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2015 - International Communication Association 65th Annual Conference Pages: unavailable || Words: 13846 words || 
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1. John, Nicholas. "It Ain’t What You Share (It’s The Way That You Share It): The Surprising Regulation of Sharing in Private BitTorrent File-Sharing Communities" Paper presented at the annual meeting of the International Communication Association 65th Annual Conference, Caribe Hilton, San Juan, Puerto Rico, May 21, 2015 Online <APPLICATION/PDF>. 2018-12-14 <http://citation.allacademic.com/meta/p983261_index.html>
Publication Type: Conference Paper/Unpublished Manuscript
Review Method: Peer Reviewed
Abstract: This paper is about the ways that members of private BitTorrent sites talk about the mechanisms used to monitor the extent to which they are sharing files in a reciprocal fashion. These mechanisms—known as share ratio enforcement—exist so that file sharers upload as much data as they download. File sharing is an arena in which we can see the metaphor of ‘sharing’ at work and enquire into its modus operandi there, both by looking at the ways in which the word is used, as well as the ways it is explicitly highlighted as a resource in attempts to shape the moral contours of the file sharing endeavor. Analysis of forum discussions about share ratios reveals a number of counter-intuitive findings, for instance, that sometimes the way to contribute to a file-sharing community is by not sharing. The deployment of the word ‘sharing’ as a rhetorical strategy is discussed.

2011 - American Sociological Association Annual Meeting Pages: unavailable || Words: 6909 words || 
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2. Tatlock, Anne. "Share and Share Alike: Does Income Sharing Imply Household Sharing?" Paper presented at the annual meeting of the American Sociological Association Annual Meeting, Caesar's Palace, Las Vegas, NV, Aug 19, 2011 Online <PDF>. 2018-12-14 <http://citation.allacademic.com/meta/p495619_index.html>
Publication Type: Conference Paper/Unpublished Manuscript
Review Method: Peer Reviewed
Abstract: Prior research has typically approached studies of household inequality from two primary perspectives: the resources perspective and the gender ideology perspective. This study considers income organization as a way to incorporate both resources and beliefs to better address questions of the inter-relationship between aspects of household management and their implications for equality. This study uses data from the 2002 General Social Survey to analyze the relationship between heterosexual couples’ income organization strategies and the extent to which they share chores and decisions (n=596). Results from seemingly unrelated regression analyses show that couples who share their incomes also share more chores than couples who do not share money. However, in regard to shared decisions, results indicate that as long as couples do not keep money separate, they report sharing more decisions, indicating that chore sharing and decision-making processes are different.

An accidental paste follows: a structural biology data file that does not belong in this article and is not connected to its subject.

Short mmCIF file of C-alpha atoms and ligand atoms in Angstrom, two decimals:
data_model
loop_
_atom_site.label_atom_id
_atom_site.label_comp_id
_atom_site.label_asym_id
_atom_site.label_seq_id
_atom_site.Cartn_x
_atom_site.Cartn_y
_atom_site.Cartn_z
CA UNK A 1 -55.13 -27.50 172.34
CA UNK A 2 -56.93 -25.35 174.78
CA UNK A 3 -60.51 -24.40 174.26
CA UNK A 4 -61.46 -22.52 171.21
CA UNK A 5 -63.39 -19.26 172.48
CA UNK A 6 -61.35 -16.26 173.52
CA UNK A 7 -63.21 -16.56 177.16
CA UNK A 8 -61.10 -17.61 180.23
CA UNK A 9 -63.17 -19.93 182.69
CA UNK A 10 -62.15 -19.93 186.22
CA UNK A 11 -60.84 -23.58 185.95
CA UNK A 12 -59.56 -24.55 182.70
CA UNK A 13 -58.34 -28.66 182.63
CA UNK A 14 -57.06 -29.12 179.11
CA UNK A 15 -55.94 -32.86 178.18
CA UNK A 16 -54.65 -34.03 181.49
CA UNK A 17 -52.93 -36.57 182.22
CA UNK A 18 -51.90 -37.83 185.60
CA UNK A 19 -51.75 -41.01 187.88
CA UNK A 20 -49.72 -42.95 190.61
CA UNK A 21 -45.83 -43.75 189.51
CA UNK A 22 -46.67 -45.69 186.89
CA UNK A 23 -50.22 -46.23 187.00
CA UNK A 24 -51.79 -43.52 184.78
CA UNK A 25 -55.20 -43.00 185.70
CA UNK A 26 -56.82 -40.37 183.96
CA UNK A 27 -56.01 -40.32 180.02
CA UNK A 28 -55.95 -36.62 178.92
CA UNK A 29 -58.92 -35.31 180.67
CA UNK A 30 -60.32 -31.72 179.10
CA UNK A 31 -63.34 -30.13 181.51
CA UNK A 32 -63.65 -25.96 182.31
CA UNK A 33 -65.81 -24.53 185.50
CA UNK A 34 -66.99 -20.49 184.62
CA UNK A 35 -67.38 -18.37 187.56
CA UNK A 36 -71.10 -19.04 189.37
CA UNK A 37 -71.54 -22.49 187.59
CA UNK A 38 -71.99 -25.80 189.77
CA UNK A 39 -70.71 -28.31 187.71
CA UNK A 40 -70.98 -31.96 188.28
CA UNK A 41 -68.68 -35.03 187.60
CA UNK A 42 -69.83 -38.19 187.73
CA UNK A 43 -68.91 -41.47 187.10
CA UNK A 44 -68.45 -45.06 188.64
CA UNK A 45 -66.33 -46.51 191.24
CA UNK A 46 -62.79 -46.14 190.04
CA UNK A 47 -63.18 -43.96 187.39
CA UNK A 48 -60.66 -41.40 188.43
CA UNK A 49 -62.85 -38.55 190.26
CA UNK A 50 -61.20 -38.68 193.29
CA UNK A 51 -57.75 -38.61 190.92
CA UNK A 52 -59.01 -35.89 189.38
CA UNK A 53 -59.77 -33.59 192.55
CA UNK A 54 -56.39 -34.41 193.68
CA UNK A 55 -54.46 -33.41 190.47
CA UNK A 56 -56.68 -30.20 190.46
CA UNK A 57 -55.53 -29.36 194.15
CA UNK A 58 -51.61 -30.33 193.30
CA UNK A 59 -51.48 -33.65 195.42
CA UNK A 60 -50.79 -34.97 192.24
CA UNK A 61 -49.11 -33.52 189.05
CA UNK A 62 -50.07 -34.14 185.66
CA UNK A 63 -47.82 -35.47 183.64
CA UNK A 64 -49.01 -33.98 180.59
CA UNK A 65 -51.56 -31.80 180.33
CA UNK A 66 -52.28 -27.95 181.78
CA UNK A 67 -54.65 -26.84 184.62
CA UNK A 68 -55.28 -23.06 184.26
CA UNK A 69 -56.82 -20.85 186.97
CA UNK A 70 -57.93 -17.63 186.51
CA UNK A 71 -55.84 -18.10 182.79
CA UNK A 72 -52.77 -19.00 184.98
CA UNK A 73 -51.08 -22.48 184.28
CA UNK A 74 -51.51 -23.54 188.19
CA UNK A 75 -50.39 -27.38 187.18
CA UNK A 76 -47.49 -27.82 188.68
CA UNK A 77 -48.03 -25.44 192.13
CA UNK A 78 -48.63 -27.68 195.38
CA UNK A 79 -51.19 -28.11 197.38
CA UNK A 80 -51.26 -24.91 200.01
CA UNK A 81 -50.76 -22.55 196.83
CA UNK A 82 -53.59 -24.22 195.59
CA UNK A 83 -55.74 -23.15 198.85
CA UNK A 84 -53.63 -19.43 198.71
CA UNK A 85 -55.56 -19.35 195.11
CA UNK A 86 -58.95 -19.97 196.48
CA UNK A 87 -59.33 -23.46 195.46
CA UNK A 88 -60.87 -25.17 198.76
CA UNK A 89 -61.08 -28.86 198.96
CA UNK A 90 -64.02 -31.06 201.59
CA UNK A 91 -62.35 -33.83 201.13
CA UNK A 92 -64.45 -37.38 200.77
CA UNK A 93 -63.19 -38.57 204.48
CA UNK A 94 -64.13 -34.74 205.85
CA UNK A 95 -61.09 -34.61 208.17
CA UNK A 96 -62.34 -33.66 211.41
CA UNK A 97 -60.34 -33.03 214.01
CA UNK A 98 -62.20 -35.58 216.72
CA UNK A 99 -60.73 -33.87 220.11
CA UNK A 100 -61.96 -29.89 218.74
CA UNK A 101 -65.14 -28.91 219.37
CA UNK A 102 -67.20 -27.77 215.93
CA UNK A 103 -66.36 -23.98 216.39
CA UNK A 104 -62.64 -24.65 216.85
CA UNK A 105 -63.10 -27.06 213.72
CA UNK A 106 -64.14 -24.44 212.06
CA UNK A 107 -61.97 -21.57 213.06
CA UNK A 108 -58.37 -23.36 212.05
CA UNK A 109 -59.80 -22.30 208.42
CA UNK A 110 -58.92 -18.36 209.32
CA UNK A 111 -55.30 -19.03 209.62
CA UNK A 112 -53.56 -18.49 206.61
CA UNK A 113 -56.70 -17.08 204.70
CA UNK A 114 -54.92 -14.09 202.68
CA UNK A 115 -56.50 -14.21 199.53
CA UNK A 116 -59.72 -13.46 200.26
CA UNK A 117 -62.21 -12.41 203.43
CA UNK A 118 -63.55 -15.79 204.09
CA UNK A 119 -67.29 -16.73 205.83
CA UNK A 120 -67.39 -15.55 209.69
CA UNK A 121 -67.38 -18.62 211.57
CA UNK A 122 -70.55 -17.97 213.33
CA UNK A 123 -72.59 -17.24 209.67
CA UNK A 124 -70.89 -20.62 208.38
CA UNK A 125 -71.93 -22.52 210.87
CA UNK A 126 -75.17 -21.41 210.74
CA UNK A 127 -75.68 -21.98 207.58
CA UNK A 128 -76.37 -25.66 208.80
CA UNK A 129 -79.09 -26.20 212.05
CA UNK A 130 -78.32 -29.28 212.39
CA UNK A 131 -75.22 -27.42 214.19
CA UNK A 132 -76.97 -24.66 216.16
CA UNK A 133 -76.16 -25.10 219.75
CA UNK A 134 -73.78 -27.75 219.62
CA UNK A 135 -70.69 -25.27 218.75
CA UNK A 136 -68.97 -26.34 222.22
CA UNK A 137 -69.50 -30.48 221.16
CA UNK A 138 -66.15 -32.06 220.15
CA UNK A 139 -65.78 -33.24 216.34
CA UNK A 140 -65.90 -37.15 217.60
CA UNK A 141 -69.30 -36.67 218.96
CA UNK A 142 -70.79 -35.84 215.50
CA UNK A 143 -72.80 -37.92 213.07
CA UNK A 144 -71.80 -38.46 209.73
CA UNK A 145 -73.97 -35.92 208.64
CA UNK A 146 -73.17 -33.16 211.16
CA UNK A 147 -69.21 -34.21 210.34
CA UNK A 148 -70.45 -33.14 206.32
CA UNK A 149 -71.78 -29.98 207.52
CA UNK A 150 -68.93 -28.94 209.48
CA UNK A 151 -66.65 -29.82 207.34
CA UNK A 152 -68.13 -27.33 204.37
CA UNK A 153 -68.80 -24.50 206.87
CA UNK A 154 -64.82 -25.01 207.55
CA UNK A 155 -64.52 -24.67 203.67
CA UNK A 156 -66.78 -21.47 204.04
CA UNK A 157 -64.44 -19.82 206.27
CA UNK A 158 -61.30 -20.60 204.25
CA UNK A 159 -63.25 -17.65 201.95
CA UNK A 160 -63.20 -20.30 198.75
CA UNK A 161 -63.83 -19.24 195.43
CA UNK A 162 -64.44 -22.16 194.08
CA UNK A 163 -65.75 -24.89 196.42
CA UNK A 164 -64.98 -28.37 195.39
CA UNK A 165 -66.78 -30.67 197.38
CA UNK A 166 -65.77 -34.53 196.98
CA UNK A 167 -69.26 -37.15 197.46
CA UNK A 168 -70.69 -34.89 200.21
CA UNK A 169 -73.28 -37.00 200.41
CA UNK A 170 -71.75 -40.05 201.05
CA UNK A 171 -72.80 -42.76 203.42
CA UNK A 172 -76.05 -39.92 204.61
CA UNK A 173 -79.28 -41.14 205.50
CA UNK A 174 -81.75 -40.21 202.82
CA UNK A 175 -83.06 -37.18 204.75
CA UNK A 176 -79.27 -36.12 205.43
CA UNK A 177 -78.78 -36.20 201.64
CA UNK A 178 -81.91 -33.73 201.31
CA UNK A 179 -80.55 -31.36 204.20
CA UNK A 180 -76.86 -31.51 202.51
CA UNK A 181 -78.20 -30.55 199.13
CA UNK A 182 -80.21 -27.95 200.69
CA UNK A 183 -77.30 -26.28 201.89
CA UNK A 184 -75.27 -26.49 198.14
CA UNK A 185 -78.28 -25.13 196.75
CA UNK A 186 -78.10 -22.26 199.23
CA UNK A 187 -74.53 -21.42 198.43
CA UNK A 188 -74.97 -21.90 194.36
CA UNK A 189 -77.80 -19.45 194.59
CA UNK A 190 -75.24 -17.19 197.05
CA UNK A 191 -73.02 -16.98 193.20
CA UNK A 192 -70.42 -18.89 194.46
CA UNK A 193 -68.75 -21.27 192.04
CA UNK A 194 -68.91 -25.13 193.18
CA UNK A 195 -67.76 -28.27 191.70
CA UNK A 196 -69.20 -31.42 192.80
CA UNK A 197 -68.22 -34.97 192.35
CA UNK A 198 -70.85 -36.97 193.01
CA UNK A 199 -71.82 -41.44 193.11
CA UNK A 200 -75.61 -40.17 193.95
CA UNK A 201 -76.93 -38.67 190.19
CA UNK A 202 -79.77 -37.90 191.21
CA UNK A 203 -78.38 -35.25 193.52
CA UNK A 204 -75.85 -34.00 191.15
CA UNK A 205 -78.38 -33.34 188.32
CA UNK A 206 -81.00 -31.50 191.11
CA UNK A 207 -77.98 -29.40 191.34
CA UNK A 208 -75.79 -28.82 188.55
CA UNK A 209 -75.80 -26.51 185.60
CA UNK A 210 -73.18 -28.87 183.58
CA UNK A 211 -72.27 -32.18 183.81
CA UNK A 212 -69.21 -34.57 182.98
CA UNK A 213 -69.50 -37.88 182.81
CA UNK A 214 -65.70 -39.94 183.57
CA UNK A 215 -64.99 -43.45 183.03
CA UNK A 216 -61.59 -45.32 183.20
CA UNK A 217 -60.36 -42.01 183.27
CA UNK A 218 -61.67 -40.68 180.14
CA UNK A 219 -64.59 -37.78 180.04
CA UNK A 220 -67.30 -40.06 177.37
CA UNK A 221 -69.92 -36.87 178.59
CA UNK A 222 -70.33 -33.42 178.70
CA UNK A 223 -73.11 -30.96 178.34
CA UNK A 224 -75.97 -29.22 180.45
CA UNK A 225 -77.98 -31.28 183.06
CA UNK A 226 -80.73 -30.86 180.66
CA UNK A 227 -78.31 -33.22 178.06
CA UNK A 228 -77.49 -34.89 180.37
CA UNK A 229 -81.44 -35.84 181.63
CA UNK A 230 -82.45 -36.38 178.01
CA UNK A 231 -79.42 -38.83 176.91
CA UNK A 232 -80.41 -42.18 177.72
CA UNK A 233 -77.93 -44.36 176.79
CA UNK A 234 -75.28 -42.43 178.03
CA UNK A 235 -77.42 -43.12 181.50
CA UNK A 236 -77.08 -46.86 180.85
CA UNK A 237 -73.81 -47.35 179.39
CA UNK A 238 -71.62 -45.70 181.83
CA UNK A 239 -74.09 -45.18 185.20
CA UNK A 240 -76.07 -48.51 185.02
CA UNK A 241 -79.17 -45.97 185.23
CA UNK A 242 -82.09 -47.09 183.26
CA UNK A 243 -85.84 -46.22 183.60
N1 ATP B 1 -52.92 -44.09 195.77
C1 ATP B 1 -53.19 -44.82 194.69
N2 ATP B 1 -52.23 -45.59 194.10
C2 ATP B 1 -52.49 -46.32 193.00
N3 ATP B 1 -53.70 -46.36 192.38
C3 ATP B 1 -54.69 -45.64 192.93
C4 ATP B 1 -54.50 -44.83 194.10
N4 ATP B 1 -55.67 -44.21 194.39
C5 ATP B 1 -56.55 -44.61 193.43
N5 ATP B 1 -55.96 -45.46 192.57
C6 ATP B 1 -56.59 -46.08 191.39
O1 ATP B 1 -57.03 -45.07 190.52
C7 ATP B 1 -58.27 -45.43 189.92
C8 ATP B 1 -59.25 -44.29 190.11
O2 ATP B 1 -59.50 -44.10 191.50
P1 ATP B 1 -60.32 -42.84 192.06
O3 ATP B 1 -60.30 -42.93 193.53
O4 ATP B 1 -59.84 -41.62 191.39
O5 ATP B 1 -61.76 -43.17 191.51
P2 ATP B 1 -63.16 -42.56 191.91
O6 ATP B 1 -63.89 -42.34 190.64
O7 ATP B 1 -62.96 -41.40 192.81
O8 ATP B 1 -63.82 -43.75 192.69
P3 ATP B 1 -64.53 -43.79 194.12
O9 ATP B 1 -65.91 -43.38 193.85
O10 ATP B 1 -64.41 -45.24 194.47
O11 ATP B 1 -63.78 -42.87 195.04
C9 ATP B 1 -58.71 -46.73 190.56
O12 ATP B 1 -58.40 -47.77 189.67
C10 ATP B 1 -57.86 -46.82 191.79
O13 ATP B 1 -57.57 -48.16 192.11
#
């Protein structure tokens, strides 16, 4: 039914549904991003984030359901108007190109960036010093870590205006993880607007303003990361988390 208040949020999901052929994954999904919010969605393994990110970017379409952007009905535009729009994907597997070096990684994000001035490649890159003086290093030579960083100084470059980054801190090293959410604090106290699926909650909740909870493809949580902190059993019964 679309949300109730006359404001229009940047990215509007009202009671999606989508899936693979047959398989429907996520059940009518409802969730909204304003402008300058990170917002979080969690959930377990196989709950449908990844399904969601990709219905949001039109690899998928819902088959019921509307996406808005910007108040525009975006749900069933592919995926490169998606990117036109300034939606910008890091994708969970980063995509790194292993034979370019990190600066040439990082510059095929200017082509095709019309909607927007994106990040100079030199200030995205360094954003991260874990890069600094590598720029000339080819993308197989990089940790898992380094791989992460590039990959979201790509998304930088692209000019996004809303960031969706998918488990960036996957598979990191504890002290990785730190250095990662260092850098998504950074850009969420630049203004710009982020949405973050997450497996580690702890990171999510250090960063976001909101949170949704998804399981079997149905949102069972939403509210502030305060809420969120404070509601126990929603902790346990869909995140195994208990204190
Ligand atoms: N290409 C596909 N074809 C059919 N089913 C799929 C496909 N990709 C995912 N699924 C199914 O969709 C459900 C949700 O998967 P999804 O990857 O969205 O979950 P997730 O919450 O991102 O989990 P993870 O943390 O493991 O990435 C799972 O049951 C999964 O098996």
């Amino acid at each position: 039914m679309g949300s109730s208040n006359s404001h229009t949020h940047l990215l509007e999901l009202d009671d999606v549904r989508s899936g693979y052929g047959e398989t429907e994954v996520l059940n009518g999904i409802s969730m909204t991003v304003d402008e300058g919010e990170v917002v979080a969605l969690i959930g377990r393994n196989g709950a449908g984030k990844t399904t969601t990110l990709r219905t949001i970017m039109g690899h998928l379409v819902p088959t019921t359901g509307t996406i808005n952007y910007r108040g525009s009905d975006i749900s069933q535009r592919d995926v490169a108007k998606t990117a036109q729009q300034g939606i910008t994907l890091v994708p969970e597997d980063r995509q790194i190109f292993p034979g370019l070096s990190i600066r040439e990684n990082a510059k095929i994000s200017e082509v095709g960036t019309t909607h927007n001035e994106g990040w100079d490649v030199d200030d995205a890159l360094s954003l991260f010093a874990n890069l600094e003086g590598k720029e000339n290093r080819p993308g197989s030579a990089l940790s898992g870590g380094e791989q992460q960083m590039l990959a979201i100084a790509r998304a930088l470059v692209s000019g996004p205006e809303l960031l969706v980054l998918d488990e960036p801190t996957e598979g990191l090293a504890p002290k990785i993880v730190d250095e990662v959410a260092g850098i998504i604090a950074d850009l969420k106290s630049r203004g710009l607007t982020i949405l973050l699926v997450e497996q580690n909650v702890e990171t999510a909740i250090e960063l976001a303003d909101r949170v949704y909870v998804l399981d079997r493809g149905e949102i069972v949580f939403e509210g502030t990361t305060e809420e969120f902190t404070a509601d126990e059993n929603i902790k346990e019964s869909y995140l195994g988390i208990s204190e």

2016 - American Sociological Association Annual Meeting Pages: unavailable || Words: unavailable || 
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3. Oszkay Febres-Cordero, Yotala. "Shared Goods but What about Shared Identities? The Resonance of the Sharing Economy in Communities" Paper presented at the annual meeting of the American Sociological Association Annual Meeting, Washington State Convention Center, Seattle, WA, Aug 17, 2016 Online <APPLICATION/PDF>. 2018-12-14 <http://citation.allacademic.com/meta/p1122480_index.html>
Publication Type: Conference Paper/Unpublished Manuscript
Review Method: Peer Reviewed
Abstract: Since the economic downturn of 2008, a set of companies known as the “sharing economy” has emerged with claims to bring more sustainability, egalitarianism, and solidarity to local economic exchange. However, beyond economic valuations and the companies’ claims of social benefit, very little is known about how exactly this form of social enterprise resonates in local communities. This paper asks: are the organizational identities of sharing economy firms reflected in the characteristics of their communities of users? What type of user constitutes the sharing economy “movement” and to what extent does it match the movement envisioned by the firms? Using an original dataset that merges 2010-2016 U.S. census demographics, 2011 NCCS nonprofit data, and 2015 listing data scraped from the home-sharing website Airbnb.com for 51,176 U.S. census tracts, I analyze the extent to which claims about the sharing economy’s benefits match the identifiers of neighborhoods where Airbnb listings are most dense. My preliminary analysis indicates that sharing economy firms and their local membership share commitments to social welfare and awareness, but that these commitments are complicated by the profit-seeking model of the sharing economy. In particular, the Airbnb case illustrates that membership is strong in communities characterized by high levels of nonprofit services and education but also in communities with racial homogeneity and significant wealth, a reality that challenges the company’s claims of egalitarianism. Such findings extend understanding of the organizational authenticity of movements in the marketplace, highlighting how the contradictory goals of the social enterprise resonate with consumer audiences.

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